We tried it out on a Windows XP Service Pack 2 instance we maintain in a virtual machine for running Windows software on our Linux clients, but the installer failed to find our user information.
We think that Ubuntu's migration tool would be more useful if it were separable from the installation routine, and if we could run it directly on Windows machines.
What's more, it might be worthwhile for the Ubuntu team to investigate whether it could co-opt Microsoft's own settings migration tool to ferry user data onto new Ubuntu installations.
eWEEK Labs tested the x86-64 version of Ubuntu 7.04 on an Althon 64 workstation, and tested the x86 version on a Lenovo ThinkPad T41 and in a couple of VMs.
We loaded up a VM with the previous Ubuntu release, version 6.10, and were impressed by the way that Ubuntu's built-in update manager notified us that a new version was available for upgrade.
After a few clicks and about an hour of waiting for packages to download and install, we were up and running on Feisty.
Our tests with the x86-64 version of Ubuntu went smoothly for the most part, but we'd like to see Ubuntu offer a 32-bit version of Firefox in its software repositories.
Key plug-ins for the Web, such as Abobe's Flash player, are available only in 32-bit form, so users of 64-bit Ubuntu must turn to a matching version of the browser.
We found instructions on Ubuntu's helpful user forums for installing 32-bit Firefox, but this should've been an option out of the box.
As we mentioned above, Feisty comes preinstalled with a spruced-up NetworkManager, which satisfies the "network-roaming" goal that the project had designated as "essential" at the release blueprint hosted at blueprints.launchpad.net/ubuntu/feisty.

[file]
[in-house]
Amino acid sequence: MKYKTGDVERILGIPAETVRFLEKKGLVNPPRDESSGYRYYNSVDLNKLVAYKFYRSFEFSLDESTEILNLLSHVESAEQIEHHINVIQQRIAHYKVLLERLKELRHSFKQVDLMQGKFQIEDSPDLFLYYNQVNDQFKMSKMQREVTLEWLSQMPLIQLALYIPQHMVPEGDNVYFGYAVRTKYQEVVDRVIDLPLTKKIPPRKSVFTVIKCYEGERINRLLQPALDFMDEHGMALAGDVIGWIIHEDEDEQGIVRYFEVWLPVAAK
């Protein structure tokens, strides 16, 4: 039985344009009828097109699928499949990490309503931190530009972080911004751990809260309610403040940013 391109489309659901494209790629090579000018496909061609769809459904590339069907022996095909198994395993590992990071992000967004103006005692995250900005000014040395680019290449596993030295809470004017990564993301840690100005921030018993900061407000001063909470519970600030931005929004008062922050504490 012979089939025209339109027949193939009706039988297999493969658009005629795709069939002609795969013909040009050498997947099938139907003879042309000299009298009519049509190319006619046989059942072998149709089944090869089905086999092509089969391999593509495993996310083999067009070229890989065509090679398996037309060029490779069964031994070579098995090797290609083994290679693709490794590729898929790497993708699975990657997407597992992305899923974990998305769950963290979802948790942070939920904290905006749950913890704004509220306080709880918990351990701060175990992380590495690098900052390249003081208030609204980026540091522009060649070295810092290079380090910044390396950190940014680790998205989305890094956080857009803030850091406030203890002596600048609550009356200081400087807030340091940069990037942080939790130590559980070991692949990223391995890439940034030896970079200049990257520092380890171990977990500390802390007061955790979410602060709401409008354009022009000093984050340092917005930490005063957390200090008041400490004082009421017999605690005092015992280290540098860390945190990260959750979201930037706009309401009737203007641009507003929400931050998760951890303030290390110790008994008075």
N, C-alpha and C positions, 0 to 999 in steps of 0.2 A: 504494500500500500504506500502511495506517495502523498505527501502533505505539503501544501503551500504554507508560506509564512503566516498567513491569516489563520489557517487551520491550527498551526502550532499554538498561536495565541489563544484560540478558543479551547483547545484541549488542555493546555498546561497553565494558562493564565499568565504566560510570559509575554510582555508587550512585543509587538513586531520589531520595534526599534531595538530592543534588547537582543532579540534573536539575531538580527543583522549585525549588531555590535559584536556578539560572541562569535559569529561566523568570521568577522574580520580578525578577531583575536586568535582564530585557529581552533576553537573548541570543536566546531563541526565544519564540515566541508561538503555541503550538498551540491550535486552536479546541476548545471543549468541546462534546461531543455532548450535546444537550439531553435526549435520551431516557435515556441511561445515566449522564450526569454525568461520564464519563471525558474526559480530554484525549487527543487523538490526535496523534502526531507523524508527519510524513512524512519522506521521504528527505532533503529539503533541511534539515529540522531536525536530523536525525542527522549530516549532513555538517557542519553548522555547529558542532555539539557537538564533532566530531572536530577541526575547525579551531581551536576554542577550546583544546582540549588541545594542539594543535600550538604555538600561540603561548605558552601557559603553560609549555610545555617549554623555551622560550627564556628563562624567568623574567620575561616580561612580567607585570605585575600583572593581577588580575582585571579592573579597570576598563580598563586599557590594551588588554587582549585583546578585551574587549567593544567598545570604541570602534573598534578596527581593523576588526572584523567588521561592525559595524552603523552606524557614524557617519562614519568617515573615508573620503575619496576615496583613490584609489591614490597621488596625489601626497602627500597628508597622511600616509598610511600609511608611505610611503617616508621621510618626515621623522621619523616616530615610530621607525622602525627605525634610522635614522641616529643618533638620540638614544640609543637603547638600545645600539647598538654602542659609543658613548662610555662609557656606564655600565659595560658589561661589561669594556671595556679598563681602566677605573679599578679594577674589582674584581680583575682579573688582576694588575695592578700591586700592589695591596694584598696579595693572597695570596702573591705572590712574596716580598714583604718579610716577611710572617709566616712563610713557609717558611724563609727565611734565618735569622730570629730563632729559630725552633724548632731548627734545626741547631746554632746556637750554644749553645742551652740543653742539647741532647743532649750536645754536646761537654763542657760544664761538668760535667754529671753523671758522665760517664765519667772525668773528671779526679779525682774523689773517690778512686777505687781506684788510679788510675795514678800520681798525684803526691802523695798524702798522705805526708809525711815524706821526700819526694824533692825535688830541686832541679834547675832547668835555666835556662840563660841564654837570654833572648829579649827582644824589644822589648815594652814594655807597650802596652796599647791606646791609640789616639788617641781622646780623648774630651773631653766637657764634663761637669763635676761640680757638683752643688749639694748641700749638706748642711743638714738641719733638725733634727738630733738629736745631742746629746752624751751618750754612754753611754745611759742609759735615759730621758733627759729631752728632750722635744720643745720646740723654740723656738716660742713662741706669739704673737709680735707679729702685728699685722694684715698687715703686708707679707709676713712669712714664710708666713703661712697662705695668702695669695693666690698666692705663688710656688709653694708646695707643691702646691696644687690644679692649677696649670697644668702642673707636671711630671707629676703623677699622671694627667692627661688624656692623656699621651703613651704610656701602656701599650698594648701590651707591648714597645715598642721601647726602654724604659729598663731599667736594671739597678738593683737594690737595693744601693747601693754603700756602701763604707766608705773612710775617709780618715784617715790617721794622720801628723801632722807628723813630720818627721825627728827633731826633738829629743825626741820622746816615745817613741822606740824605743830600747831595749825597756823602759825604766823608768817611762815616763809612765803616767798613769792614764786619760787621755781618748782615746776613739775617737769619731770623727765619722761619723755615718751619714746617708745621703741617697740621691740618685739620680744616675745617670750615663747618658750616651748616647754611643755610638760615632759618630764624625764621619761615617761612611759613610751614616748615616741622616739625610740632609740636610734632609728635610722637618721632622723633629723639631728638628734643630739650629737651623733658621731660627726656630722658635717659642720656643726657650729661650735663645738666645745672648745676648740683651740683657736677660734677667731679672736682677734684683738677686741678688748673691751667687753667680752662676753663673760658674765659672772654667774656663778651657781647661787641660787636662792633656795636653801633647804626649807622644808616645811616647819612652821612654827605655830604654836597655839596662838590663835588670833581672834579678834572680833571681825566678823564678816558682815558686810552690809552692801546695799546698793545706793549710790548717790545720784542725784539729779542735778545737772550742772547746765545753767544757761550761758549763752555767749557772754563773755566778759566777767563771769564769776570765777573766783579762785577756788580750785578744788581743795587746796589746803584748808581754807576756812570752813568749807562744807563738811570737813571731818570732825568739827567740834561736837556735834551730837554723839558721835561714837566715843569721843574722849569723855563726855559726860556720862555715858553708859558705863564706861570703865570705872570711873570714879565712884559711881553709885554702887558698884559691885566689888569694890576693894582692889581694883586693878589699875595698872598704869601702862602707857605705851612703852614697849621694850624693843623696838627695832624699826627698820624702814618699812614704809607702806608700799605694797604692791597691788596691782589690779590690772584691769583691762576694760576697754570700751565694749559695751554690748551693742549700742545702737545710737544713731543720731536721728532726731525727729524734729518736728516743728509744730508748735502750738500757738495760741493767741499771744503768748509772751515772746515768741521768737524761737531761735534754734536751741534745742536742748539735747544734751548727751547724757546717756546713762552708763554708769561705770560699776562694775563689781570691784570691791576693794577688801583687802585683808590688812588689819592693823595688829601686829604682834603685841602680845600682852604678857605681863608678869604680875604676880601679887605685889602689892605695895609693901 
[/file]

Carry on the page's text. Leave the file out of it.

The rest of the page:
The Ubuntu team set out three other essential goals, none of which made it into the 7.04 release.
For two of those goals, the team had hoped to enable hardware acceleration by default in all graphics cards that supported it, and also enable by default snazzy composite desktop features where possible.
The fact that accelerated graphics occasionally rely on proprietary hardware drivers and sometimes won't work at all forced the team to push back these goals to a later release. As with NetworkManager in previous Ubuntu releases, these eye candy options remain optional, which is fine by us.
Another much more important but equally deferred goal in Feisty is the so-called "bulletproof X" proposal, the need for which became clear after an Ubuntu driver update miscue last year that rendered some users' graphical interfaces unusable, and which required some command-line twiddling to repair.
The idea behind bulletproof X is that in such a case, Ubuntu would step down to a failsafe graphics mode from which a user could visit the project's Web site and follow instructions to fix the issue.
We were happy to find that Ubuntu now offers up a graphical interface for configuring the distribution's Xorg 7.2 X server — every popular distribution ships with such a tool, and we've long lamented the absence of one in Ubuntu.
Ubuntu's display settings auto-detection generally works well, but without a graphical configuration tool, making changes to supported resolutions or setting up multimonitor configurations has required config file editing.
The new tool, called displayconfig-gtk, is only a few months old at this point, and is not installed by default, but the tool worked well for us in tests.